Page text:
In Tennessee and some other states, teachers are judged by their students’ scores on tests. Because “test scores are tied to teacher evaluation,” Wooten says, “the pressure is pretty intense. Test scores in the South are typically lower than anywhere else.”
This pressure is motivating educators in the region to get up to speed on the CCSS. “The Southeast is the furthest in terms of their thinking about anecdotal assessment,” according to Amy Cox, marketing manager at Capstone Publishers. She says that educators “need a baseline knowledge and then people are willing to learn about implementing” the CCSS. “The Southeast has passed that.”
Core Success: Student Motivation, Teacher Collaboration
Analyzing from the student perspective, Duke says, “The standards ask that the students read much more complex texts and do complex things with these texts. For students to meet them, they need to be much more motivated.” To help students become self-driven, teachers will have to learn motivational tools.
In Williamson’s view, teacher collaboration is the key. “The new standards have placed a premium on effective collaboration across content areas,” he says. “The more that educators are involved and working together on the ongoing planning and assessment of literacy learning, the more optimistic they are that standards will have a positive impact.”
DISPELLING 5 MYTHS ABOUT COMMON CORE
By Valerie Strauss
Washington Post 12/22/2013
The Common Core State Standards, which spell out what K-12 students should learn in school, are at the center of a heated debate: Who should control public education? What do students really need to know? Let’s separate fact from fiction to figure out what’s at stake.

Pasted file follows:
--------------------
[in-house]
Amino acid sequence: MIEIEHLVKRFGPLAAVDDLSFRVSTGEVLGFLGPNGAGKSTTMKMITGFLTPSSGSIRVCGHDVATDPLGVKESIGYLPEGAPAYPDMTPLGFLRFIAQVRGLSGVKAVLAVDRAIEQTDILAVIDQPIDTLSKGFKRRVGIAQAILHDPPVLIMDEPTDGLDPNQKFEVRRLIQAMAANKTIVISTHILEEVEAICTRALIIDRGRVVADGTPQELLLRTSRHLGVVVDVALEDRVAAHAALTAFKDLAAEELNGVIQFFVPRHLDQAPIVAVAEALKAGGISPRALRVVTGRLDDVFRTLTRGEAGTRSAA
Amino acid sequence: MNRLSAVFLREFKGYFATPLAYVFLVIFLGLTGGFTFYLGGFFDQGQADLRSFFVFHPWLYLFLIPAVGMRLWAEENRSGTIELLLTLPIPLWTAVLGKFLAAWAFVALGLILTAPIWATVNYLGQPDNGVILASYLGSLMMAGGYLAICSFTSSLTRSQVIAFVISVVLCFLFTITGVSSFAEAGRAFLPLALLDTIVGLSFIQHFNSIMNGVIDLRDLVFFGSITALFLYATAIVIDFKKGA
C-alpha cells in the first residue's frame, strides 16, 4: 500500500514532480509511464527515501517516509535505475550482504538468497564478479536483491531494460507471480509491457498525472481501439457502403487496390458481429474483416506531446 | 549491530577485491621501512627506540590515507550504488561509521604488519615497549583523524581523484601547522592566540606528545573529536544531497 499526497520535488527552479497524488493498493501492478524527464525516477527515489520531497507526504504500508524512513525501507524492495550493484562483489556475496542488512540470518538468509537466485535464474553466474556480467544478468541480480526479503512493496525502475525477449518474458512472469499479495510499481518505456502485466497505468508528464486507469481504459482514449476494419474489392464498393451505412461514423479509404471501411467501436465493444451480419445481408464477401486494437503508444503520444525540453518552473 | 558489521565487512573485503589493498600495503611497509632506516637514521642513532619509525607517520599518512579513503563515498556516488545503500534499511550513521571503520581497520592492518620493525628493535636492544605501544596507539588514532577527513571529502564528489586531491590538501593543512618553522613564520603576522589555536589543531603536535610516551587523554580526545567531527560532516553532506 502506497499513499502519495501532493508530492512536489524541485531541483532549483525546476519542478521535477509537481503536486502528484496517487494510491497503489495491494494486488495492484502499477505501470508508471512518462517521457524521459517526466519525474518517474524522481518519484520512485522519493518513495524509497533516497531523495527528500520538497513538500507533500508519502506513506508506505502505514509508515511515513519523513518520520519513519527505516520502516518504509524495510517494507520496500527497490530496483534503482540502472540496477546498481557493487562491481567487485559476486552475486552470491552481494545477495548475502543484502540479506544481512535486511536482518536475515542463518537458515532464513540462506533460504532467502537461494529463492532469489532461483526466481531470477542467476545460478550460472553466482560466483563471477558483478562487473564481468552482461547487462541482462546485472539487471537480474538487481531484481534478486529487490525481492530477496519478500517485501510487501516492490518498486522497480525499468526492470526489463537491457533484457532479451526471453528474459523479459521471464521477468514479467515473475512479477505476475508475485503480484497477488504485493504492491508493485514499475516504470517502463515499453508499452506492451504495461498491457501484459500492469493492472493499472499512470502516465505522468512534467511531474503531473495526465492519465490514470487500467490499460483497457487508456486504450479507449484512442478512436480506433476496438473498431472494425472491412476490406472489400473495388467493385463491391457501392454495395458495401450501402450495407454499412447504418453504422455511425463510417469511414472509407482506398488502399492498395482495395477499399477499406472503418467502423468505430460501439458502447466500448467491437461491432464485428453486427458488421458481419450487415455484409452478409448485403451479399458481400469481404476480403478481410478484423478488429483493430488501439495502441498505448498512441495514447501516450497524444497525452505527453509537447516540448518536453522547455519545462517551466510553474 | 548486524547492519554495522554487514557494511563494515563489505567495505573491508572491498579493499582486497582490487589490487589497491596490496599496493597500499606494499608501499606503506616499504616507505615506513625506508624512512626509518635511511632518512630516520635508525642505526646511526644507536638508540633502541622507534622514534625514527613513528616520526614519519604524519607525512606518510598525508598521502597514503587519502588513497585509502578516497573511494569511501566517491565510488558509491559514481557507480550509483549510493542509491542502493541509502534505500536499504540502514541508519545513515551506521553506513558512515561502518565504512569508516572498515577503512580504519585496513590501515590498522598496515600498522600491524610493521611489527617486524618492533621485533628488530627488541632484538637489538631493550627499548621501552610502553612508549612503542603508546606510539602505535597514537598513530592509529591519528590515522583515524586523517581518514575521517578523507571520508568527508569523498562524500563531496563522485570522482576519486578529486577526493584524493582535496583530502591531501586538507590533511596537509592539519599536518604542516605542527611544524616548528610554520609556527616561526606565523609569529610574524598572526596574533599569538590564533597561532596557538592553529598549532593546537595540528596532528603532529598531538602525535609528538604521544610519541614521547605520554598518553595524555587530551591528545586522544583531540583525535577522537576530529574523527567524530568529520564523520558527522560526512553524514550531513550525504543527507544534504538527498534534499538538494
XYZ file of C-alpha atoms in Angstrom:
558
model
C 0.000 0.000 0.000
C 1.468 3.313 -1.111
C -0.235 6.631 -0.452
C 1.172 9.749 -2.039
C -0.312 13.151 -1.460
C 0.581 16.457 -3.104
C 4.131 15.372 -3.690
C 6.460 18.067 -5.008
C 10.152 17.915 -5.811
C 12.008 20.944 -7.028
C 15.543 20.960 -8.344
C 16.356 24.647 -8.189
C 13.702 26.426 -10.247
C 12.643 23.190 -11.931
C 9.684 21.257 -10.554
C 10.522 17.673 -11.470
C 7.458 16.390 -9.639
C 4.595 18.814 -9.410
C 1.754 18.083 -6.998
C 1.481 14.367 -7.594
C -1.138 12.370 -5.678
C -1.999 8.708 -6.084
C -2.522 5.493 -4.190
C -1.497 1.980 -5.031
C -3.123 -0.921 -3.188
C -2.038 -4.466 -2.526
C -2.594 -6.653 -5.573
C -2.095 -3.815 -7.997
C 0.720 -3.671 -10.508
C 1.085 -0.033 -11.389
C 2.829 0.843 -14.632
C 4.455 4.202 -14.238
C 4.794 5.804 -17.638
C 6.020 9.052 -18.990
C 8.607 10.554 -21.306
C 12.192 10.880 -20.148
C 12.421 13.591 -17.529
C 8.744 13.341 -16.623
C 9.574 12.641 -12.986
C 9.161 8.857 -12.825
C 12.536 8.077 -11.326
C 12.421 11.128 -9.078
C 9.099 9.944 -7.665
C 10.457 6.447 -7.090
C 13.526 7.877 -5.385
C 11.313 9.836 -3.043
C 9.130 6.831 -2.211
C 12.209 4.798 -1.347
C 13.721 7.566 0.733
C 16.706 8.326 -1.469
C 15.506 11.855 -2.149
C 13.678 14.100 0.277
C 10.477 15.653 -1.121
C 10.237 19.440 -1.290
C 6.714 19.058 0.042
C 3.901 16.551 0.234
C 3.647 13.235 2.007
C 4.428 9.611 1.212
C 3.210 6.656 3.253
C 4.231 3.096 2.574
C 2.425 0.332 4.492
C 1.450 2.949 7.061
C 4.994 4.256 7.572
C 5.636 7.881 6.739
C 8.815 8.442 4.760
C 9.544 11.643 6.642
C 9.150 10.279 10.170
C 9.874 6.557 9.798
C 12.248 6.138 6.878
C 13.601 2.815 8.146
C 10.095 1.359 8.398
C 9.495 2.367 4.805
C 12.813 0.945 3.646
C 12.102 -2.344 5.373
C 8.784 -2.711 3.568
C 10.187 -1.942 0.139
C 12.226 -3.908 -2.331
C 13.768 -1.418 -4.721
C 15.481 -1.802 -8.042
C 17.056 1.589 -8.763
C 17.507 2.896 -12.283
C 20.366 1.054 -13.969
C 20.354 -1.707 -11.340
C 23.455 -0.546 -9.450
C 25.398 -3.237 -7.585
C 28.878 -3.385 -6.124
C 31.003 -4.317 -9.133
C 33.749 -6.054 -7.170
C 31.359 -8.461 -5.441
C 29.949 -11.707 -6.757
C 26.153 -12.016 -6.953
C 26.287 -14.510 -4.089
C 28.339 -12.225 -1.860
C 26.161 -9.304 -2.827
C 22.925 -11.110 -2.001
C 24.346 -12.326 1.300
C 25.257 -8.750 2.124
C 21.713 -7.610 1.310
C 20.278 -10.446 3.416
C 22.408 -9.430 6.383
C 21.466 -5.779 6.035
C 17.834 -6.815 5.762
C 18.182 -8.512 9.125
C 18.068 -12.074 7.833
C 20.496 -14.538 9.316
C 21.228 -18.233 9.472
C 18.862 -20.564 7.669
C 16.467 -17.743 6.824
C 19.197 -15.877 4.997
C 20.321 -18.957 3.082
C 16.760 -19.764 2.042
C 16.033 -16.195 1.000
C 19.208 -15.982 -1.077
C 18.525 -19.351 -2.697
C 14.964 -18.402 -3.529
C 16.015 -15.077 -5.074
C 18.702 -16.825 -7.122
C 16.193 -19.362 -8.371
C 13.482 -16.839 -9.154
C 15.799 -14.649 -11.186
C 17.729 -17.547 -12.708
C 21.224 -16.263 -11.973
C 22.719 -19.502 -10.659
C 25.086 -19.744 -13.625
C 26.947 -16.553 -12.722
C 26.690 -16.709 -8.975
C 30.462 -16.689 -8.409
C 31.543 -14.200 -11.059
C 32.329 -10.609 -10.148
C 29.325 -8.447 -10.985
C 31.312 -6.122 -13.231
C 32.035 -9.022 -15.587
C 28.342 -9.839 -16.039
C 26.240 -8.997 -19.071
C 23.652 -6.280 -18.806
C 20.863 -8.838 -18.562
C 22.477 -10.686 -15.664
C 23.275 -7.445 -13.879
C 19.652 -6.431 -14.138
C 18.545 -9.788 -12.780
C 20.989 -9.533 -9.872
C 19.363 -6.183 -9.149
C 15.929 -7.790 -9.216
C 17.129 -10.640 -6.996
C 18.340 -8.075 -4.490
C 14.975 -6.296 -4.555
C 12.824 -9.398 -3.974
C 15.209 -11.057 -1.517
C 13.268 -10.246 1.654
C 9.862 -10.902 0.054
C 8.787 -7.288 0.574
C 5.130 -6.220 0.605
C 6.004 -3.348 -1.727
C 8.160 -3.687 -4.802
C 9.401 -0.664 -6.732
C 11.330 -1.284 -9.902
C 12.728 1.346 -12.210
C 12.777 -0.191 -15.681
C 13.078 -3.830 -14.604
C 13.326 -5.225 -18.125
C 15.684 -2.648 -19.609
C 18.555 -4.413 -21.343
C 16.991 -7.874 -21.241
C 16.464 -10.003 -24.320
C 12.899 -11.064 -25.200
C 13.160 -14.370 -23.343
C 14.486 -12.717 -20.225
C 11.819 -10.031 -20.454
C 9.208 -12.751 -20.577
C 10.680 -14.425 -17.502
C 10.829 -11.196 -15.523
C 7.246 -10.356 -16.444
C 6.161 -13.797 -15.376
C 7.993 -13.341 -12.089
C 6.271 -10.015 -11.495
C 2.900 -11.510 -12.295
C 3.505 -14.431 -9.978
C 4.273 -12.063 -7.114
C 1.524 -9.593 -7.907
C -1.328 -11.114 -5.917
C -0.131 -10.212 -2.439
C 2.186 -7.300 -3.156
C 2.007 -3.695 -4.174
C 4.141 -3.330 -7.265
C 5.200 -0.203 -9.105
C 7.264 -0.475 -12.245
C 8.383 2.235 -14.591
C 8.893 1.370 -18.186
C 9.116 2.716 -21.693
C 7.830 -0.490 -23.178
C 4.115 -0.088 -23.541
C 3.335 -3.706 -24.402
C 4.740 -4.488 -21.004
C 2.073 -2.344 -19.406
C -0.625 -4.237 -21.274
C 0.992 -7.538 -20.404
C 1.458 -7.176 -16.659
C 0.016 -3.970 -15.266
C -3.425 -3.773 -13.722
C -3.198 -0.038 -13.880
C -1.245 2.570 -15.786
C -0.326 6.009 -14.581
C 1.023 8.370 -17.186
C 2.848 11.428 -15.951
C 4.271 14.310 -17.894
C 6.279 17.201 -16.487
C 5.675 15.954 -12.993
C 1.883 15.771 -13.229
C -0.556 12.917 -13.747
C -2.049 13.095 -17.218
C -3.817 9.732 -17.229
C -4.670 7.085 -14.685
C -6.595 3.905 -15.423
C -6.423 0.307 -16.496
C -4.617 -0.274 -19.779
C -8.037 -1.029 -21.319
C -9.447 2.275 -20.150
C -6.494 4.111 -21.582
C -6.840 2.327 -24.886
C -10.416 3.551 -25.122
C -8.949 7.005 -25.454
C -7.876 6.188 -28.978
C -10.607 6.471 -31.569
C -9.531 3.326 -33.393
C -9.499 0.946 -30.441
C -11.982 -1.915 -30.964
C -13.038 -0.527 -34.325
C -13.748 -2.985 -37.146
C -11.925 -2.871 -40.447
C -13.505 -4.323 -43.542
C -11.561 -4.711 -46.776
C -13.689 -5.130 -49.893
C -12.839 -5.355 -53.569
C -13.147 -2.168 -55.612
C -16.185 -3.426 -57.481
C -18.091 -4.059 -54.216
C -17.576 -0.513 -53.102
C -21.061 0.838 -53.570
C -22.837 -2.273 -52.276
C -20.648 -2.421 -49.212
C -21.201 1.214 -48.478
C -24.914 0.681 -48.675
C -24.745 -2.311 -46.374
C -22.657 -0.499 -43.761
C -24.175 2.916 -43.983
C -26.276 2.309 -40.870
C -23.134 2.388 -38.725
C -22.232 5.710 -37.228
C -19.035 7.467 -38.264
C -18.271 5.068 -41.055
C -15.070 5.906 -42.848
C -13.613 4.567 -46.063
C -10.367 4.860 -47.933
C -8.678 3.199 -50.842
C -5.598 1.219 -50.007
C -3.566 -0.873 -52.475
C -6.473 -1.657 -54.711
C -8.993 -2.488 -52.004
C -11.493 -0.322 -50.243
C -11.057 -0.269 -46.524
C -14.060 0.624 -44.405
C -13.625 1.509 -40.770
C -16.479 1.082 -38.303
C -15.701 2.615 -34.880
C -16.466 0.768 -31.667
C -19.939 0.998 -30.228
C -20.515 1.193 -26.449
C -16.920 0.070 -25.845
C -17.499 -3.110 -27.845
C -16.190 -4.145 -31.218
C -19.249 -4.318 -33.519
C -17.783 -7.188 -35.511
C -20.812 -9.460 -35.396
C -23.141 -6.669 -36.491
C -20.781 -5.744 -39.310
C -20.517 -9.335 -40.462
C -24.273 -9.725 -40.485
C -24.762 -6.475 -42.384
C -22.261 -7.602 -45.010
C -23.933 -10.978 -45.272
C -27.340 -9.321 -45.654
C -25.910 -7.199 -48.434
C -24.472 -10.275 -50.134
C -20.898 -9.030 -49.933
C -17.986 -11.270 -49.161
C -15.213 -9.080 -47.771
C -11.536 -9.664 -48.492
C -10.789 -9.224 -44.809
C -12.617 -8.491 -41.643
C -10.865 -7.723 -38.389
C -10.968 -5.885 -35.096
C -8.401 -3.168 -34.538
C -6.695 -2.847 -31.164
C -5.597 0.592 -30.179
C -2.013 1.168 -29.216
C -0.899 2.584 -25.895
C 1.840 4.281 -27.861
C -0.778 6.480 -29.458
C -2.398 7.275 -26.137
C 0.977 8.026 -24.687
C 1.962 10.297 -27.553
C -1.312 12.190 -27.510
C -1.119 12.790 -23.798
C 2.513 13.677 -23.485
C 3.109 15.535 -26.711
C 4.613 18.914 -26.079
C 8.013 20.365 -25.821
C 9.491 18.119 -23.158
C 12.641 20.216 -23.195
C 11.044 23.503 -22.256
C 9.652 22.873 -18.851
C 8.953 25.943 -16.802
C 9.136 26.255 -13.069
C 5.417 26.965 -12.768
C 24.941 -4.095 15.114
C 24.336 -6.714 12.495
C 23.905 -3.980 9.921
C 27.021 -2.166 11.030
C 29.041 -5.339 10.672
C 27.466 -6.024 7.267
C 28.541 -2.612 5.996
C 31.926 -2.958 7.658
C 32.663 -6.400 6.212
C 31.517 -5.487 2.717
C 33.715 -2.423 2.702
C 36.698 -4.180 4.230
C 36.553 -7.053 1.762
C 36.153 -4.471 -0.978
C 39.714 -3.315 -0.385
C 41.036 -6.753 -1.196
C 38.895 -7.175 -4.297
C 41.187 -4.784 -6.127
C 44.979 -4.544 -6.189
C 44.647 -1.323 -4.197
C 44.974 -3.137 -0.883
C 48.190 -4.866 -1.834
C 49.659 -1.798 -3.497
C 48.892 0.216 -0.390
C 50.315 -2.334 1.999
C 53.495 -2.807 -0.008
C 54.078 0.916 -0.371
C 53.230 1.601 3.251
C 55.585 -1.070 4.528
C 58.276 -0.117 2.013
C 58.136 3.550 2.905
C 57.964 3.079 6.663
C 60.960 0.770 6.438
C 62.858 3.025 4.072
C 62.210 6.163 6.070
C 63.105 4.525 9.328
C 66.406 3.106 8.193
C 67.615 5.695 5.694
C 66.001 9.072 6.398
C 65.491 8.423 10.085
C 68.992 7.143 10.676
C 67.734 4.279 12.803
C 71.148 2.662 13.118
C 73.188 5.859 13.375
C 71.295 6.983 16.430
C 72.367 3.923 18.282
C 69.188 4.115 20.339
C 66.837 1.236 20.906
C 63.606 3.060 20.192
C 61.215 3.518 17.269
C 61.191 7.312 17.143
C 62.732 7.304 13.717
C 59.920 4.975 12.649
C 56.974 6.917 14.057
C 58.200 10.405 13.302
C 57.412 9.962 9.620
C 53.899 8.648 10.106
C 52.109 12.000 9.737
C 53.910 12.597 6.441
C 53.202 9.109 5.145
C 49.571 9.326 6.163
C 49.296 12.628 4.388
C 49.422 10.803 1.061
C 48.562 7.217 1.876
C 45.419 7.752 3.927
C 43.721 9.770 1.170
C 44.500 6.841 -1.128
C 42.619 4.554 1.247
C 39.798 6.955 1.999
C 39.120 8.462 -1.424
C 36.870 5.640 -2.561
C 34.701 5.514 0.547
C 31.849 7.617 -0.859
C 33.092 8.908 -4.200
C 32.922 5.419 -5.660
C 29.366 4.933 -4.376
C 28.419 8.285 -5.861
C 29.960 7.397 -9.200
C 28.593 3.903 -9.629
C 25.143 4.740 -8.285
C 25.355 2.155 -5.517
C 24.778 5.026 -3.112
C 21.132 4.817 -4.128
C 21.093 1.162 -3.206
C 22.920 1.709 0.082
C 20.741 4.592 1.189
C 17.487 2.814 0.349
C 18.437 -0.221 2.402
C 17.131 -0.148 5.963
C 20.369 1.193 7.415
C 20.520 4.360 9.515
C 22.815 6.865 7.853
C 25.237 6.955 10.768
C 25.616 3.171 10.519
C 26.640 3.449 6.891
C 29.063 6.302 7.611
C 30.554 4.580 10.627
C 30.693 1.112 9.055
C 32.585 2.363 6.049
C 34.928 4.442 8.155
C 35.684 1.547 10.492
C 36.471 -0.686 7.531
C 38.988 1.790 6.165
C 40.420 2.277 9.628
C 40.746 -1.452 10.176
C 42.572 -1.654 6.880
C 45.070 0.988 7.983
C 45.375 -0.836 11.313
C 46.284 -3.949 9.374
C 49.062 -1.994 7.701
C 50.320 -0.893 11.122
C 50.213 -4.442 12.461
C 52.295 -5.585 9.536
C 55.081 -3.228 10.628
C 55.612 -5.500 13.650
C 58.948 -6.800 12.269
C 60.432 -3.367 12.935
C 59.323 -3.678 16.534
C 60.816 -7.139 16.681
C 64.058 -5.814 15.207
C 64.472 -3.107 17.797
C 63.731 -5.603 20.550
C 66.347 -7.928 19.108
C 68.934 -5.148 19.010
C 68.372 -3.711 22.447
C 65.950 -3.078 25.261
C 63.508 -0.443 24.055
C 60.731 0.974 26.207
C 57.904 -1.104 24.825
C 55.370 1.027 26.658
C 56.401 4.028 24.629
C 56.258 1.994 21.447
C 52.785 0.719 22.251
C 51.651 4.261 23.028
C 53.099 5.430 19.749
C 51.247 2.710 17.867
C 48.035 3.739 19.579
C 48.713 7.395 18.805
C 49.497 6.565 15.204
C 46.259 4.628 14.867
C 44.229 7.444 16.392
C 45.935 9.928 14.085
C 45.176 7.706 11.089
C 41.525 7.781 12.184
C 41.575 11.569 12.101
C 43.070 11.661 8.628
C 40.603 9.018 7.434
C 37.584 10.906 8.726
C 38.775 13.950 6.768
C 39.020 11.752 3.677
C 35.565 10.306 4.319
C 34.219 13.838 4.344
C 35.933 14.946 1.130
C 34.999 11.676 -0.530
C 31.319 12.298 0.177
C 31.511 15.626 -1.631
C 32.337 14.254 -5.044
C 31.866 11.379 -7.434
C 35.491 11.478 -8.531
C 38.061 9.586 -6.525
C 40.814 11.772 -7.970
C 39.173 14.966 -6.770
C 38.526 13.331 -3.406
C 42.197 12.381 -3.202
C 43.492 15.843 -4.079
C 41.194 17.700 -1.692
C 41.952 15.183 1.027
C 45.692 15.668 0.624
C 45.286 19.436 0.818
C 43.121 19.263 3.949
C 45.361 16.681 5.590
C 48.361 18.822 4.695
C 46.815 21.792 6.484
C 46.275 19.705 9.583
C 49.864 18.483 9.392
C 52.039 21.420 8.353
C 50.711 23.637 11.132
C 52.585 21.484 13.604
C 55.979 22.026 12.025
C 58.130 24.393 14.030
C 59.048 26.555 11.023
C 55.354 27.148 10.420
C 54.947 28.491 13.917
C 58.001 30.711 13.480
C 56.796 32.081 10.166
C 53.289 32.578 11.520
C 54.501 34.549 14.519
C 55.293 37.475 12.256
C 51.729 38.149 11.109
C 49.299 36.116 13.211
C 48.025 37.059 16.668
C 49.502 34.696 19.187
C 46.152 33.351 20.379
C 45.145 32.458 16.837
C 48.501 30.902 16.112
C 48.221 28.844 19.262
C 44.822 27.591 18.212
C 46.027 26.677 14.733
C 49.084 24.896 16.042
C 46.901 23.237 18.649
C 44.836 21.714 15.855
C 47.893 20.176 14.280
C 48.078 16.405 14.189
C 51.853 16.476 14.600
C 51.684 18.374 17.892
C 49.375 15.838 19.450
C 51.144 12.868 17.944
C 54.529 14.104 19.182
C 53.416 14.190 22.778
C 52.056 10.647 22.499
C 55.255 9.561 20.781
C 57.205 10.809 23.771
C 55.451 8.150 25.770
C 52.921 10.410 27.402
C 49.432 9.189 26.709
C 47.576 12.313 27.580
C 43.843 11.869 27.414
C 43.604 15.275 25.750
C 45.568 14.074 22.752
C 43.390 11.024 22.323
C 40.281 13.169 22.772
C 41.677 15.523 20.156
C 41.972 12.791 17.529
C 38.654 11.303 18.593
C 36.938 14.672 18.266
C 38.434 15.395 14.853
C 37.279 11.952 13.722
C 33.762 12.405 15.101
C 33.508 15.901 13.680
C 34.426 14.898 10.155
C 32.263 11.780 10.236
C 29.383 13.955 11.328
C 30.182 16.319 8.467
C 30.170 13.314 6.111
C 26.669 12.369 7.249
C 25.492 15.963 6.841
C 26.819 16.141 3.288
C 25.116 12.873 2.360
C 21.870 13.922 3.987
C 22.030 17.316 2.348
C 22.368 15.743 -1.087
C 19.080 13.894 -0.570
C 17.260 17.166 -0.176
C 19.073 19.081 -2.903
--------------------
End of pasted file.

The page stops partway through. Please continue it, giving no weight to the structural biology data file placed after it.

1. The Common Core is a federal takeover of public education that imposes a national curriculum.
It isn’t and it doesn’t — though it has substantial support from the Obama administration, verging on coercion. The Common Core has been spearheaded by the National Governors Association and the Council of Chief State School Officers, D.C.-based associations that get funding from the Bill & Melinda Gates Foundation. In 2009, with bipartisan support, they engaged education reform nonprofits to take the lead in writing standards for what students should know and be able to do in math and English/language arts, grade by grade, from kindergarten through 12th.
The core does not prescribe how students should meet those standards, though the English/ language arts authors also wrote curriculum guidelines for textbook publishers, and school districts in different states can and are using the same prepackaged lessons.
Forty-five states and the District have adopted the core, and the Obama administration has a lot to do with that statistic. Its $4.3 billion Race to the Top competition makes adoption of “common standards” an incentive to win federal funding. The Education Department also wanted states that applied for waivers from No Child Left Behind to adopt common standards.
2. Opposition to the Common Core is coming primarily from the tea party and white suburban moms.
Education Secretary Arne Duncan last month blamed some of the core backlash on “white suburban moms who — all of a sudden — find their child isn’t as brilliant as they thought they were, and their school isn’t quite as good as they thought they were.” Earlier, he characterized the opposition as “political silliness” and “a rallying cry for fringe groups.”
The reality is that resistance to the Common Core is coming from every political direction. On the right, the tea party has indeed been vocal. Though the core has support from the likes of former Florida Gov. Jeb Bush, conservative Republicans have mounted a sustained attack. Glenn Beck warned his listeners: “You as a parent are going to be completely pushed out of the loop. The state is completely pushed out of the loop. They now have control of your children.”